Critical Care Nursing in Resource Limited Environments  book cover
1st Edition

Critical Care Nursing in Resource Limited Environments

ISBN 9781138093508
Published July 2, 2019 by Routledge
356 Pages

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Book Description

All hospitals have critically ill patients, and their management depends upon the resources available. In many low income countries, critically ill patients may be admitted to a critical care unit; however, many are nursed on wards due to a lack of critical care beds or simply die before they reach the hospital.

This book provides guidance on the unique situations for nurses working in these challenging environments, while considering ethical decision-making, providing appropriate services, and the types of patients admitted. Topics covered include:

  • working in a resource limited environment;
  • cultural awareness and international agendas;
  • provision and access to healthcare services;
  • ethical considerations in the context of resource limited environments;
  • best practice and knowledge regarding rehabilitation, pain management, managing a major incident;
  • relevant research concerning resource limited environments.

Critical Care Nursing in Resource Limited Environments prepares readers to consider how best to utilise their skills and deliver safe patient care within a resource limited context. Each easy-to-read chapter provides core knowledge and relevant research, as well as useful ideas and solutions, with further reading sections to signpost readers to key international resources. This text provides practical ideas for nurses working in critical care and defence nursing, and acute areas in resource limited environments. It can also be used to support educational courses and pre-deployment training for nurses hoping to work in Global Health.

Table of Contents

1. Introduction: Expect the unexpected

2. Working in a resource limited environment

3. Cultural awareness and sensitivities Sue Viveash

4. International agendas

5. Access and provision of healthcare services

6. Providing critical care in resource limited environments

7. Critical care equipment

8. Environmental and infection prevention control considerations

9. Managing a major incident in critical care

10. Ethical considerations and mission creep

11. Recognition of the acutely ill patient

12. Oxygen therapy and monitoring

13. Mechanical ventilation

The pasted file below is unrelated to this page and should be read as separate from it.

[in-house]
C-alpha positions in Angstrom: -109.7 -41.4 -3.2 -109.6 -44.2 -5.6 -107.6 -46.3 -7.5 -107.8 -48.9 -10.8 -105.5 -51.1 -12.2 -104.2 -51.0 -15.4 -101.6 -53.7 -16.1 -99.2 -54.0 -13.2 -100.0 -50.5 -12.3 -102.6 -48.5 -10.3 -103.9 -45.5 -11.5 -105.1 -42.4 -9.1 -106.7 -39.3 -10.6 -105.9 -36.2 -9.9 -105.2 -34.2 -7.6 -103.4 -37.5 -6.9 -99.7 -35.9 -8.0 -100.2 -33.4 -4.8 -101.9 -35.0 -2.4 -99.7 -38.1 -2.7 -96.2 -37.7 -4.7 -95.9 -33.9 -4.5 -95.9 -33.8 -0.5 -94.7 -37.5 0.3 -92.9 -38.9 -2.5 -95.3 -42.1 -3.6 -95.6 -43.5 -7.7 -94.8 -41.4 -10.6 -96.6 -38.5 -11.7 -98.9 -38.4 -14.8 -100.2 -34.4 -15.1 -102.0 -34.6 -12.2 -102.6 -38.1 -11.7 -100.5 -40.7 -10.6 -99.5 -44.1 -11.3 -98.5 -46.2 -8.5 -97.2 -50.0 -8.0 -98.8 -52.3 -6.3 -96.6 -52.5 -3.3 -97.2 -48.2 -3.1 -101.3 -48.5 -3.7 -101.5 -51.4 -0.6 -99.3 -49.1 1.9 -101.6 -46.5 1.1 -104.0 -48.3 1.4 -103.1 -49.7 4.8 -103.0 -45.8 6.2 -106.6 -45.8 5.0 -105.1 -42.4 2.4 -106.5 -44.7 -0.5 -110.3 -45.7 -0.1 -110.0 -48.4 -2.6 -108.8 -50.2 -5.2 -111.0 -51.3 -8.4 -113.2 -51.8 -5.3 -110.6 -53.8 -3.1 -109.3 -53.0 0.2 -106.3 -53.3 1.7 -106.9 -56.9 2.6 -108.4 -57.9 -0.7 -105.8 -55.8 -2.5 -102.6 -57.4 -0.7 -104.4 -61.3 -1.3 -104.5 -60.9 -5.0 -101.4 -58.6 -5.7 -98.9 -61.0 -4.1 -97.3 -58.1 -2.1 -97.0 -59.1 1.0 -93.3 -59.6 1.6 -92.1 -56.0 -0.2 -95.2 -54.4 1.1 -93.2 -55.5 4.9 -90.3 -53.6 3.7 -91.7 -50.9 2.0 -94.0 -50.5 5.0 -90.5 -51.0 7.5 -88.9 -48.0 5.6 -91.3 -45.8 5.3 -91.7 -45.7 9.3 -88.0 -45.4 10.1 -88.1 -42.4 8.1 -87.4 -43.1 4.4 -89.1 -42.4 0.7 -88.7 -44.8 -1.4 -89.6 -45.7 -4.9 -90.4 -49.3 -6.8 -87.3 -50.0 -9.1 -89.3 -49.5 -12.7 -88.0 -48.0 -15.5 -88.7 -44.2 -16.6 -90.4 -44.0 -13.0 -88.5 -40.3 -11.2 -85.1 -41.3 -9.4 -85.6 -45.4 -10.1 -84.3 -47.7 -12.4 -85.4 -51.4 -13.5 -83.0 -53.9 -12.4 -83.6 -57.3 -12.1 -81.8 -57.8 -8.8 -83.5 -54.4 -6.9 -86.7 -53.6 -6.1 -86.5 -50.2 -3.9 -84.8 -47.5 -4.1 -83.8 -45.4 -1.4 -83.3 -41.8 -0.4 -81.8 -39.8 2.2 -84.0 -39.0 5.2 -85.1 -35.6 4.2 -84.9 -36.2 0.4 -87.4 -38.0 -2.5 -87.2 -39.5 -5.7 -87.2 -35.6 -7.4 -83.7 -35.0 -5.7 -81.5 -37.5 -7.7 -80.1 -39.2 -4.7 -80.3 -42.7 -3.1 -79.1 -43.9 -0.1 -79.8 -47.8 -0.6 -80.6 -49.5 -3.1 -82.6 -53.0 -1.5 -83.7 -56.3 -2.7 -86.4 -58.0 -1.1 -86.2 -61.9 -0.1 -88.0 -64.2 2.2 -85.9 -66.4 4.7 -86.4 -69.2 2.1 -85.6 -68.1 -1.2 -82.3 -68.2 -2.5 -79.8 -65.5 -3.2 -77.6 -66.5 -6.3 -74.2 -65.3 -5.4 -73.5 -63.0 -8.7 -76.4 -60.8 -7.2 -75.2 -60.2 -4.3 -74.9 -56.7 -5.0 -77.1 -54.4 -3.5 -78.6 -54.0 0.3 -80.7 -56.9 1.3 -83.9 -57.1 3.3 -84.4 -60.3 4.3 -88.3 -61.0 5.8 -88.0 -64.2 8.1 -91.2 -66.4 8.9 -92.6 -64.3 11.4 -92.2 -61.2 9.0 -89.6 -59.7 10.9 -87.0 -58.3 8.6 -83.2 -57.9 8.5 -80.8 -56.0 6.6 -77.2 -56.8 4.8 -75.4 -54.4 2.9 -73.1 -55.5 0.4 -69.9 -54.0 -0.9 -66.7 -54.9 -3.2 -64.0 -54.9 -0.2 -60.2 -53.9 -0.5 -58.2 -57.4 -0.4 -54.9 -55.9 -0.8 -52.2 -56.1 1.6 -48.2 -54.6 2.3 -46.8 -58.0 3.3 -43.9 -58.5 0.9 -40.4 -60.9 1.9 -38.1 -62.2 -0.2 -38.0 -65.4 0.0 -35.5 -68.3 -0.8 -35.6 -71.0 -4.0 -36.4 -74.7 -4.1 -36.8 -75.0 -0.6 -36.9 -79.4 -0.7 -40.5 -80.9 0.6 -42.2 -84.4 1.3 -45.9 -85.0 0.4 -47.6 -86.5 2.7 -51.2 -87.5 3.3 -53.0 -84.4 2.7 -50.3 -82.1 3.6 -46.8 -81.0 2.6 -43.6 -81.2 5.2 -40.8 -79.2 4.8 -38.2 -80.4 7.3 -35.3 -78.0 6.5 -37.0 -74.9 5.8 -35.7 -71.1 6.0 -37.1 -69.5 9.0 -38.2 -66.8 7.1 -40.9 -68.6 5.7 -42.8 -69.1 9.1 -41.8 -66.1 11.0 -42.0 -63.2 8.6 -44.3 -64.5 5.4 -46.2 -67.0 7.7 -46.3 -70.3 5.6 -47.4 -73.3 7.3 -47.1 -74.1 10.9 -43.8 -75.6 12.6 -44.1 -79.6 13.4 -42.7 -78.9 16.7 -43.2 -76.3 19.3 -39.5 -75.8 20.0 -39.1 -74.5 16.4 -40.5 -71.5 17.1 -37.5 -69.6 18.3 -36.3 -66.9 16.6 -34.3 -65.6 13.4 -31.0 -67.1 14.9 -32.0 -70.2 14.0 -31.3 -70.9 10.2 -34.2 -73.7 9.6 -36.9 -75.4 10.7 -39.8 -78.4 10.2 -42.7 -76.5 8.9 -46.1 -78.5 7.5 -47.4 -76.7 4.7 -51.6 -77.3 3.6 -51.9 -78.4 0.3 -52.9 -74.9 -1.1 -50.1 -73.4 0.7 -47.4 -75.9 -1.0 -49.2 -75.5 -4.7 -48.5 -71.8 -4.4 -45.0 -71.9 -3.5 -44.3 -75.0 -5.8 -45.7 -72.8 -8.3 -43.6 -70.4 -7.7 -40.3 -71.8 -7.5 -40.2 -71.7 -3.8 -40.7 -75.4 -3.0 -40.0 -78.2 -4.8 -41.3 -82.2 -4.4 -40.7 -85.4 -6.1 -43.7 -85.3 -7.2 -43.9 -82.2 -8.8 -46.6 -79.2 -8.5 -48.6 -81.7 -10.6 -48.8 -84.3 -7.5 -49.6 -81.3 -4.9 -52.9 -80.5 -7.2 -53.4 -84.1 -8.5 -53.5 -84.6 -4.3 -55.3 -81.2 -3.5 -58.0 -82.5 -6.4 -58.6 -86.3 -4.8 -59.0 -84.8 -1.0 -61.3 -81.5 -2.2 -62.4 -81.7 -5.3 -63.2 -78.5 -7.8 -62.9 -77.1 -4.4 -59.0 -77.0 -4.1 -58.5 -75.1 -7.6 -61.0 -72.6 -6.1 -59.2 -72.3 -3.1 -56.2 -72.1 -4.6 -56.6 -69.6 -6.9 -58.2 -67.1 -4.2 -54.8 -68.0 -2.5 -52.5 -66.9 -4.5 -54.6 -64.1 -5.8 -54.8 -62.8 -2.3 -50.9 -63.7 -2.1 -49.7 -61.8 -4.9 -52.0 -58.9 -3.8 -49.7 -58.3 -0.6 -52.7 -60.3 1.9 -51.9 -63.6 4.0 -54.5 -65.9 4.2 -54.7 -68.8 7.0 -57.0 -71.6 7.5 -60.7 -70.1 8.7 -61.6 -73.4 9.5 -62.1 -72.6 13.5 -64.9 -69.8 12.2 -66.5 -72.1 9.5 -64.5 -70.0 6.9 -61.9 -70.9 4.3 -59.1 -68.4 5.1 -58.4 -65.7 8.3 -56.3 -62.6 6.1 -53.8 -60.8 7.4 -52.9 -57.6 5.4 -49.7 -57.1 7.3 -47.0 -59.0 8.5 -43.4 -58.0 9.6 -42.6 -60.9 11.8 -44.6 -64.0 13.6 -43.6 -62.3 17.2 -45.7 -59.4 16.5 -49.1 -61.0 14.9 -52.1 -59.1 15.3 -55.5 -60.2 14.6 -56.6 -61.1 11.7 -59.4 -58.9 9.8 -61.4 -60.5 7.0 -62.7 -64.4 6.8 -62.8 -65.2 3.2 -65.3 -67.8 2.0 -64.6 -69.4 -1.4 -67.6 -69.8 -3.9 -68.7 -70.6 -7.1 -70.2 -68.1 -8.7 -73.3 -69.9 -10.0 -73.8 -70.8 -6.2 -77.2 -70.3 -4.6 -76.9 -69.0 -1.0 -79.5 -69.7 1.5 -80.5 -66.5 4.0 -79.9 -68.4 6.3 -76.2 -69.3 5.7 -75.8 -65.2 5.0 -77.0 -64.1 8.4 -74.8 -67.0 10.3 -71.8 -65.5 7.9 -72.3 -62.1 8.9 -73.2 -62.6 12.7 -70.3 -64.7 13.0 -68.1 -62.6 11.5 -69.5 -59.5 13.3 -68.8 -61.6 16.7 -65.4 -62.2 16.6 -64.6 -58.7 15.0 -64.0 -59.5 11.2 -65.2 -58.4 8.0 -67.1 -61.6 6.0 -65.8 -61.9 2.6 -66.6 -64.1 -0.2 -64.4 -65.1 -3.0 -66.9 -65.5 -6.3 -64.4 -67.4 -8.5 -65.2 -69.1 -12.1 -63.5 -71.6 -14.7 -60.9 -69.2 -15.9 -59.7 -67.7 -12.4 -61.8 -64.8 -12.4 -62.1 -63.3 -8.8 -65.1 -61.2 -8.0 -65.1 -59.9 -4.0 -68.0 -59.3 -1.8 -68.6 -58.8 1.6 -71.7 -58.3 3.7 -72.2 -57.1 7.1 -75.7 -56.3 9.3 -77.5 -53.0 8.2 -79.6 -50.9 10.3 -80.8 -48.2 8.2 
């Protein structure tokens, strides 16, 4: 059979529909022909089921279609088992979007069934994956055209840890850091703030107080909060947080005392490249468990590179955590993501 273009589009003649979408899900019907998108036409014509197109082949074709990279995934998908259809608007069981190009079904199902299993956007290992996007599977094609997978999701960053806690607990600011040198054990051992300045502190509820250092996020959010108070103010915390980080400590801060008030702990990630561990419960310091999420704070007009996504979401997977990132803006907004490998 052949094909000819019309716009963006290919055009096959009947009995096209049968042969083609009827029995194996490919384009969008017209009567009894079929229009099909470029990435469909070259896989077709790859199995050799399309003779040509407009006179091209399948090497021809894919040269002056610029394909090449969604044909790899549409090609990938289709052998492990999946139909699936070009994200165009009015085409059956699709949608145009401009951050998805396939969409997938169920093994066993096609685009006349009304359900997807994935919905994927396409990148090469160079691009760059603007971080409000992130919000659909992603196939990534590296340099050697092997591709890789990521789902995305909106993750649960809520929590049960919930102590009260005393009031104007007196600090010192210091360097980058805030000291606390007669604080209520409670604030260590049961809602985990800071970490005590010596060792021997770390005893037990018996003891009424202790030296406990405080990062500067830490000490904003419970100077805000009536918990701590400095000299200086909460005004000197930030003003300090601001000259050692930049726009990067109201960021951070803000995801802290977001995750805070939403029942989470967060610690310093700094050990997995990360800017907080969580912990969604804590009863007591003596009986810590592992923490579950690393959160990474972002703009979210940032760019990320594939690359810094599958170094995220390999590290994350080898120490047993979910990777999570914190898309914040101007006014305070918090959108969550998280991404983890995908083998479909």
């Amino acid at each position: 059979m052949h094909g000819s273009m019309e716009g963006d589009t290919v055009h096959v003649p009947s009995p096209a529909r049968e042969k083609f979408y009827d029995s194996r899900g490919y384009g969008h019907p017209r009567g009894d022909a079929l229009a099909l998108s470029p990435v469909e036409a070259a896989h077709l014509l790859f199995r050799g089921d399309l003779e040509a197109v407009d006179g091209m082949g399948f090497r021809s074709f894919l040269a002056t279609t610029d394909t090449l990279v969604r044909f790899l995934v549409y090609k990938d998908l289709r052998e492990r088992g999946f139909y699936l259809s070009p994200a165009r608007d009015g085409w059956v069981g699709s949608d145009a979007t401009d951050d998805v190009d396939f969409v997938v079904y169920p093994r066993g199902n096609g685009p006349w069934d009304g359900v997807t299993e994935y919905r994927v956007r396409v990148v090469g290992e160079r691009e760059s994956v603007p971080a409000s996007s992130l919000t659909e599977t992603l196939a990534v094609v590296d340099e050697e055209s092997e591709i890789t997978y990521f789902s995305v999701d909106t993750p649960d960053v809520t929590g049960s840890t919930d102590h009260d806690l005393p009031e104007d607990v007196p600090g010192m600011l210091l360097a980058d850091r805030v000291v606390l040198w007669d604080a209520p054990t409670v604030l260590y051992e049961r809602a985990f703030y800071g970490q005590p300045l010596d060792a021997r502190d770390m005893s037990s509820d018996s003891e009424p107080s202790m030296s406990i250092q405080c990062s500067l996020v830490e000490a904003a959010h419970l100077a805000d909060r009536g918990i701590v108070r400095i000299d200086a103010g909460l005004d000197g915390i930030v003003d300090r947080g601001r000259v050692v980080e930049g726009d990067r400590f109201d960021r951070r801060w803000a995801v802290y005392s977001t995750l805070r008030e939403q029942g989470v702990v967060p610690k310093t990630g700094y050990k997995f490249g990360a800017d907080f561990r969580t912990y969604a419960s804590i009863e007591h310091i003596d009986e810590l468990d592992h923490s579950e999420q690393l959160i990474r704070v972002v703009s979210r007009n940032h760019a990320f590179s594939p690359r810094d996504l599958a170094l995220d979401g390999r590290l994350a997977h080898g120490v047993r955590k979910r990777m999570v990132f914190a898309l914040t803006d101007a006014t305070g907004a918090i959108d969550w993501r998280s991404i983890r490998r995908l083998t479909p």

14. Sepsis and septic shock

15. HIV

16. Tuberculosis

17. Tropical medicine

18. Malaria

19. Tetanus

20. Cholera

21. Sickle cell anaemia

22. Principles of trauma care

23. Principles of burns care

24. Surgical care

25. Principles of wound care

26. Surgical site infection

27. Pain management

28. Women’s health

29. Paediatrics

30. Organophosphate poisoning

31. Snake and scorpion bites

32. Hypertension

33. Diabetic keto-acidosis

34. Resuscitation

35. Useful calculations

36. Rehabilitation and physiotherapy

37. Nutrition

38. Sharing best practice and knowledge

39. Conducting audit and research in resource limited environments

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Chris Carter is a Major in Queen Alexandra’s Royal Army Nursing Corps, where he has had roles as a practitioner and as an educator. He is currently a nurse lecturer at the Defence School of Healthcare Education, Department of Healthcare Education, Birmingham City University, UK. Major Carter chairs the Royal College of Nursing Defence Nursing Forum.


"The book is purposeful, practical and a model of professionalism. The author never resorts to the sensationalism or sentimentalism that pervades the literature from the global north about nursing in low-income countries. The author has a dispassionate style that is rational and mindful of the need to provide unequivocal information. The single-author approach has given the book a consistent style of writing that avoids overlap and repetition. The clinical content is as detailed as possible and contains many guidelines, and black and white pictures and photographs. The references are superb and contain a considerable amount of evidence and information about a fledgling topic. The book describes the phenomenon of global health and provides some justification for the growing number of critical care units in low-income countries. Another worthy feature of the book is the information about defence nursing and the type of resource-limited environments that confront the military."

David Muir. PhD Candidate, University of Hull